Dr. Attia declined requests for comment. Samiha Khanna, a Mayo spokeswoman, denied that its site in Jacksonville experienced a cancer drug shortage and confirmed that Mayo did not administer chemotherapy to Ms. Scanlan. Ms. Khanna also referred questions back to Tallahassee Memorial.
A market transformed
Over the course of his career in the generic drug field, Jeff Herzfeld, a pharmacist and former generics executive who works as a consultant, watched it morph from a field with modest profits to one that is cutthroat.
At first it seemed no one was going to make high profits in the generic industry. As drug patents expired, companies entered the market and won customers by offering low prices.
But the field of customers began to shrink about 15 years ago. Intermediary companies realized that they could organize hospitals to wield their mass-buying power to get even lower prices.
Those intermediaries, or G.P.O.s, charged fees to drugmakers that could access a vast swath of customers. The G.P.O.s competed with one another for hospital clients — enticing them with the lowest prices.
The competition stiffened as generic drugmakers vied for each huge deal, emerging victorious if they came in with the lowest price. “They had a winner-take-all approach,” Dr. Herzfeld said.
Big deals also came with tough contract terms. One allowed the G.P.O.s to return to the generic drugmaker days after a deal with an ultimatum: Lower the price more or lose the contract. It could happen repeatedly. “You don’t have a lot of room for error,” Dr. Herzfeld said.
Generic drug executives said common contract terms deterred them from helping out in a shortage. If they fail to supply promised medications, they can face hefty fines. Yet if they produce more drugs than hospitals buy, they are left with a hole in their balance sheet.
These routine contract clauses “really penalize or punish” generic drugmakers, said David Gaugh of the Association for Accessible Medicines, which represents the generics industry.
Todd Ebert, president of the Healthcare Supply Chain Association, which represents G.P.O.s, disputed those views, arguing that some generic drugmakers offered very low “predatory” prices to force competitors out of the business.
Without knowing the cost of producing the drugs, companies cannot be certain if a price is a bargain — or a tactic to hobble the competition, he said. Vizient, a major group purchaser, referred comment to Mr. Ebert.
Jessica Daley, a supply chain vice president with Premier, a leading drug-purchasing company, said the company strove to foster healthy markets and wanted “reasonable prices that support supply resiliency and protect patient care.”
Aside from the group purchasers’ terms, generic drugmakers also point to other costs they face, including long lists of fees they pay companies that ship drugs from drug factories to hospitals.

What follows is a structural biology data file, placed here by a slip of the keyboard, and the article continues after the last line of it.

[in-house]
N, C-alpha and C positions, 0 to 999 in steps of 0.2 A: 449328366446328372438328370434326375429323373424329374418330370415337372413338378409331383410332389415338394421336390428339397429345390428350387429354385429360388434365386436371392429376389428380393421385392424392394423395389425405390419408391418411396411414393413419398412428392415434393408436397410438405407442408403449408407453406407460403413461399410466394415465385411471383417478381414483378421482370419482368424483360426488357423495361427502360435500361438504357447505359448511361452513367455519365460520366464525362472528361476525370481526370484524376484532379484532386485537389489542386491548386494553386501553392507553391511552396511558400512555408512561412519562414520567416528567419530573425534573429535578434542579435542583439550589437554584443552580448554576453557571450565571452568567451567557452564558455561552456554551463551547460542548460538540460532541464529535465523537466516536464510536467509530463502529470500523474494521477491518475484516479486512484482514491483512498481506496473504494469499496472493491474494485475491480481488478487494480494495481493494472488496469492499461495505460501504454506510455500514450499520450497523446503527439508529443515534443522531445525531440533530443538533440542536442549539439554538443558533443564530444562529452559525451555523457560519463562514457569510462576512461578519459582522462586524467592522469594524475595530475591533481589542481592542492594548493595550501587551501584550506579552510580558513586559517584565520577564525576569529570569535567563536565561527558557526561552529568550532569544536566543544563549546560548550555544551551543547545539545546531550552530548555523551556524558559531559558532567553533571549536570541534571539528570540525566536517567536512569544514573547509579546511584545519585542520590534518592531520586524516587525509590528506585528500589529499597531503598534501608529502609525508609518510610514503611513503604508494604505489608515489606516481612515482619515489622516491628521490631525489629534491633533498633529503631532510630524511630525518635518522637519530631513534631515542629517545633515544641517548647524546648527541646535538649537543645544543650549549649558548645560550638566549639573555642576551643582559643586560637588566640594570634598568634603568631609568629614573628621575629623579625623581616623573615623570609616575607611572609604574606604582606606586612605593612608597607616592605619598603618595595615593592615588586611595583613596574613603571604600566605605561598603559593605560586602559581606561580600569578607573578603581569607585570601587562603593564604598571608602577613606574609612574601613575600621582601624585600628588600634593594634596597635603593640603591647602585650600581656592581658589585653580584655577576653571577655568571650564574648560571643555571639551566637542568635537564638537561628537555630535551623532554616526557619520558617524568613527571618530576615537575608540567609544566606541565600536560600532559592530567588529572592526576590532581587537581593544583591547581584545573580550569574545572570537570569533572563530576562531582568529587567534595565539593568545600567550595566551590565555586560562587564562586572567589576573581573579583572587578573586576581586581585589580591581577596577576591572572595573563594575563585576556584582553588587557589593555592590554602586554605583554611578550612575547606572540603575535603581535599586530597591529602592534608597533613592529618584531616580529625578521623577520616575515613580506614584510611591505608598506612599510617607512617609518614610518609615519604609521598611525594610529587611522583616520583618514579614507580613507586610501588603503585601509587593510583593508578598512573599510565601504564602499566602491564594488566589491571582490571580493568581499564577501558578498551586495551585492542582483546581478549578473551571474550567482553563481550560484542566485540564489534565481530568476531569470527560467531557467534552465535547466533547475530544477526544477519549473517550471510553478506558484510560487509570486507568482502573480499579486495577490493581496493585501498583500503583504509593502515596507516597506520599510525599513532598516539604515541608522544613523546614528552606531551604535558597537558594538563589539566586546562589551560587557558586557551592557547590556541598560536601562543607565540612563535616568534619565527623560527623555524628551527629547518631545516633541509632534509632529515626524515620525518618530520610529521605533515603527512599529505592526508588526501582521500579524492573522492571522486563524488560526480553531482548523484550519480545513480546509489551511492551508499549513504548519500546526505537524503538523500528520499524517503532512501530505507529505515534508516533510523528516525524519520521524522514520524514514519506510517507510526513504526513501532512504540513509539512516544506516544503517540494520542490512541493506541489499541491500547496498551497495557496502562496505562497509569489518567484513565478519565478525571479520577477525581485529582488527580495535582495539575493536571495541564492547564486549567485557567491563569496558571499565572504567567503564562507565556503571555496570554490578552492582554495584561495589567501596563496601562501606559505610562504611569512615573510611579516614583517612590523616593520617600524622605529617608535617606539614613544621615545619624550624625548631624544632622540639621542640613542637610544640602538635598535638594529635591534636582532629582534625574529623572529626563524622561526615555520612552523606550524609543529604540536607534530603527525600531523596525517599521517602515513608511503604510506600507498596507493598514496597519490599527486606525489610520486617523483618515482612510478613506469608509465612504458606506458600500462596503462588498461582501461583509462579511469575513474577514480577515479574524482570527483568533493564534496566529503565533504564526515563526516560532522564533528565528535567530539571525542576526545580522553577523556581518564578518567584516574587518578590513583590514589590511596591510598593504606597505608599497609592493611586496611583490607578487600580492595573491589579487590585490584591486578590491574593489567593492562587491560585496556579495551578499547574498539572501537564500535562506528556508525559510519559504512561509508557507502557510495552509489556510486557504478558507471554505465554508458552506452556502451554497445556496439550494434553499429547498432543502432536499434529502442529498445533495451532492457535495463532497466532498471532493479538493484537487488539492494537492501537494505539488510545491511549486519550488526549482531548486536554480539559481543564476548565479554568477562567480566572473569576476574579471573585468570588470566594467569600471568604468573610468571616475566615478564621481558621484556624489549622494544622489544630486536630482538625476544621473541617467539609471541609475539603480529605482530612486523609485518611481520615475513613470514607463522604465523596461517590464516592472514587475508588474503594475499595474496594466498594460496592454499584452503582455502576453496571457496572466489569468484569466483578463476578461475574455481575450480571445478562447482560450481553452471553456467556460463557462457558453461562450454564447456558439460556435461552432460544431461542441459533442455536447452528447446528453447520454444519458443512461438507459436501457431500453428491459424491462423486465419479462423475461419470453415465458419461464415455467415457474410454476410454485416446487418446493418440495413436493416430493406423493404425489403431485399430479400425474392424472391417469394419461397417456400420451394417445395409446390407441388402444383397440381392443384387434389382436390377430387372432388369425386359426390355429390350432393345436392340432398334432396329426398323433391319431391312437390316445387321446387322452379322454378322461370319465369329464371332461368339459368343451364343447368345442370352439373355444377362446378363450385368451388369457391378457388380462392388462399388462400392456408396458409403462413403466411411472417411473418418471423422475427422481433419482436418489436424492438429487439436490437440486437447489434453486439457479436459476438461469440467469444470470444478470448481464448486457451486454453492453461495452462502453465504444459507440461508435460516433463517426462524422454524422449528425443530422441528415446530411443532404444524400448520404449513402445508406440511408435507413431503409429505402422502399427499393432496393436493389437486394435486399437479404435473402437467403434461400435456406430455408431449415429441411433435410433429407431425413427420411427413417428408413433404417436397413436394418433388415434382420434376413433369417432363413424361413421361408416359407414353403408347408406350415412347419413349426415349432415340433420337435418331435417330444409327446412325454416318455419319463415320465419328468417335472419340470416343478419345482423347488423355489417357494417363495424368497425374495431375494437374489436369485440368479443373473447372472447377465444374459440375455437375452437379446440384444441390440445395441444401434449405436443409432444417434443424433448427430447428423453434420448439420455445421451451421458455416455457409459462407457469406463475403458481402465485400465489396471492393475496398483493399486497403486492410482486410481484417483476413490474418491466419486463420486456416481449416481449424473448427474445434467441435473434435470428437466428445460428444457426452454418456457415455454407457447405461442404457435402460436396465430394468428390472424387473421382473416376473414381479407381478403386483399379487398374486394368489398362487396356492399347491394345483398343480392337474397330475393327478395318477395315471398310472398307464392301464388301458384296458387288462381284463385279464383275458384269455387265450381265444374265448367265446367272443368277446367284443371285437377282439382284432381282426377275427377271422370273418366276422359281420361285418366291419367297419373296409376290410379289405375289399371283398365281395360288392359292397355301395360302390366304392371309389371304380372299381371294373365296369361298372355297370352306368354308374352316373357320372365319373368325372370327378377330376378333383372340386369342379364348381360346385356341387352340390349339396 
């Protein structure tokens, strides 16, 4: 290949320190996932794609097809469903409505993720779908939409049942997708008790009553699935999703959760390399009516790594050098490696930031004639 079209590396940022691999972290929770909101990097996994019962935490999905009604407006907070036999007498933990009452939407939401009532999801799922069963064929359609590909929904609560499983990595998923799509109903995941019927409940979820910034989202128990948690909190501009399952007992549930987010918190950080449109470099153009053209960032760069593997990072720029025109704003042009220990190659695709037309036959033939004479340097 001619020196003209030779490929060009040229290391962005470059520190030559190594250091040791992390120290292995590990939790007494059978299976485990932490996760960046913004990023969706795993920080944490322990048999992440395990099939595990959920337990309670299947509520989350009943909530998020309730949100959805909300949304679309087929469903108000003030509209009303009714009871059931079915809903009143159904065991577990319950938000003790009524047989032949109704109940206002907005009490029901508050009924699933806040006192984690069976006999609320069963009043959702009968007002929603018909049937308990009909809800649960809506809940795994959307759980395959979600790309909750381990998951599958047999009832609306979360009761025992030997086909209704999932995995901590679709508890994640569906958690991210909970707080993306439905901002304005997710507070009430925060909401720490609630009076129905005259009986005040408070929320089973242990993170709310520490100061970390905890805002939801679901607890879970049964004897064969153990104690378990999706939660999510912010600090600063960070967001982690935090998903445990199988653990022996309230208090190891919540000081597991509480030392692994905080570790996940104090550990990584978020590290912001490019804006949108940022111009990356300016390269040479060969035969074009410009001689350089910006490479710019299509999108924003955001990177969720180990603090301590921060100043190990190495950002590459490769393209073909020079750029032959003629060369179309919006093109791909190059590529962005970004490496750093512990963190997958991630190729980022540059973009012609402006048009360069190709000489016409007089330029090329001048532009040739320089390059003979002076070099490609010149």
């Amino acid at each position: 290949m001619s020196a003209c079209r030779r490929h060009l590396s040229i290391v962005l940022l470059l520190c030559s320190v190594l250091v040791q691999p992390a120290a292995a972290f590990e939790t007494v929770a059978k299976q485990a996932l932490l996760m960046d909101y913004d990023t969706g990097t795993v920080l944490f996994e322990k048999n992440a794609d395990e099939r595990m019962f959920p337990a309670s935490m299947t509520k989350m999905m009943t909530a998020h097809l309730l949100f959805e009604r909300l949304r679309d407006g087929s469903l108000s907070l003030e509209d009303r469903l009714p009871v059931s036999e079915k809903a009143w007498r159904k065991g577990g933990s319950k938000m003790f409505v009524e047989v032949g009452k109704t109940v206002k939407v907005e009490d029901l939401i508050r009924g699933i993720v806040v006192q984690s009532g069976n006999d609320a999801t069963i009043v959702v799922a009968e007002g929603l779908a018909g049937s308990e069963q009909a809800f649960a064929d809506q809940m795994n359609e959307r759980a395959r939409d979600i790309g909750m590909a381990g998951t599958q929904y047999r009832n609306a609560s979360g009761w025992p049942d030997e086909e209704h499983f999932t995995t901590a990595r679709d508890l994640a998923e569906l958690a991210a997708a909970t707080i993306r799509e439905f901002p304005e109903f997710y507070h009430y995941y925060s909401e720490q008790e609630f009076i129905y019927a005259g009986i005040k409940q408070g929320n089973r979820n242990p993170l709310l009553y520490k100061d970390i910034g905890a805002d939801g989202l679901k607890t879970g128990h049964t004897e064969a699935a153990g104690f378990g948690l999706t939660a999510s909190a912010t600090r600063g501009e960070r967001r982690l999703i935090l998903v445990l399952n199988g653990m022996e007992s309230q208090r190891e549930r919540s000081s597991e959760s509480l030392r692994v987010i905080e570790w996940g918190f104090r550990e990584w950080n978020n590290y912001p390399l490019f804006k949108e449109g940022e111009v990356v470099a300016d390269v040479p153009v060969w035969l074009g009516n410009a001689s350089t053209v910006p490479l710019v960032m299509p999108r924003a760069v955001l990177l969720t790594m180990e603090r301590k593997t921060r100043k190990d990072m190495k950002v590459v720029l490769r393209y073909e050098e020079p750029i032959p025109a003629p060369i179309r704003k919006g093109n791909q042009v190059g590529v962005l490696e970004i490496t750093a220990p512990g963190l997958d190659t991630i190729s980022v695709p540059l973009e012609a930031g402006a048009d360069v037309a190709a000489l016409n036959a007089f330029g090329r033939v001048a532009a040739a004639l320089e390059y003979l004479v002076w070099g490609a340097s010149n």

The current drug shortages have exposed the pressures on the generic market, and the scarcity of cancer treatments has put the spotlight on the troubled growth of Intas Pharmaceuticals in India. It produced two chemo therapies that Ms. Scanlan was to receive early on.
Its market share for one of the drugs, methotrexate, which is also used in pediatric cancers and rheumatoid arthritis, grew to 35 percent last year from about 7 percent in 2018, according to the U.S. Pharmacopeia. The data shows the price per dose also fell, to $20 in 2022 from about $25 in 2018.
Prices also fell during those years for carboplatin and cisplatin, which tumbled to $15 a dose. Intas’s market share grew, particularly for cisplatin, to 62 percent of the U.S. supply in 2022 from 24 percent in 2018.
Not ‘a first-world nation’
Dr. Julie Gralow, chief medical officer of the American Society of Clinical Oncology, discovered signs of stockpiling in some health systems as early as February when the F.D.A. first announced the shortage, while shelves were empty at other health centers.
“We’re calling it a maldistribution based on who has access — who can afford to create a little stockpile at their site,” Dr. Gralow said.
By May her group and others relied on established tenets of bioethics to help cancer centers decide which patients should get scarce treatments, favoring patients with a shot at a cure over those staving off death. Dr. Gralow said researchers were beginning to study whether the chemo shortages are affecting patient survival. Results could take years.
The emotional impact has varied widely. Some people with cancer were too focused on paying rent or feeding a family to fight for the medications they desperately needed, said Danielle Saff, a social worker with CancerCare, a nonprofit that supports patients.
Others, like Lucia Buttaro, 60, a professor at Fordham University, were furious. She did not get her prescribed carboplatin for a reoccurrence of ovarian cancer in May or June, even though cancer was spreading in her lungs.
“In my opinion, we don’t qualify as a first-world nation if you can’t get what you need,” she said.
In the case of Ms. Scanlan in Florida, because her cancer was rare, invasive and advanced rapidly, it remains unclear whether the shortages played a role.
Still, cancer experts expressed concerns that she had not received standard chemotherapy cocktail regimens before her amputation in September.
Failure to use the three “modern miracle” generic chemotherapies for osteosarcoma patients “is a real problem,” said Dr. Lee Cranmer, a sarcoma expert at Fred Hutch Cancer Center in Seattle, who was not involved in Ms. Scanlan’s treatment.
She has since received radiation. Last month, she learned the cancer already in her rib and spine had not spread further. Although her new care team at Moffitt Cancer Center in Tampa recently recommended palliative care, she said she felt defeated and terrified.
The shortages took a toll, she said, adding: “I can’t help but think about what if something different happened from the beginning.”
Ellen Gabler contributed reporting.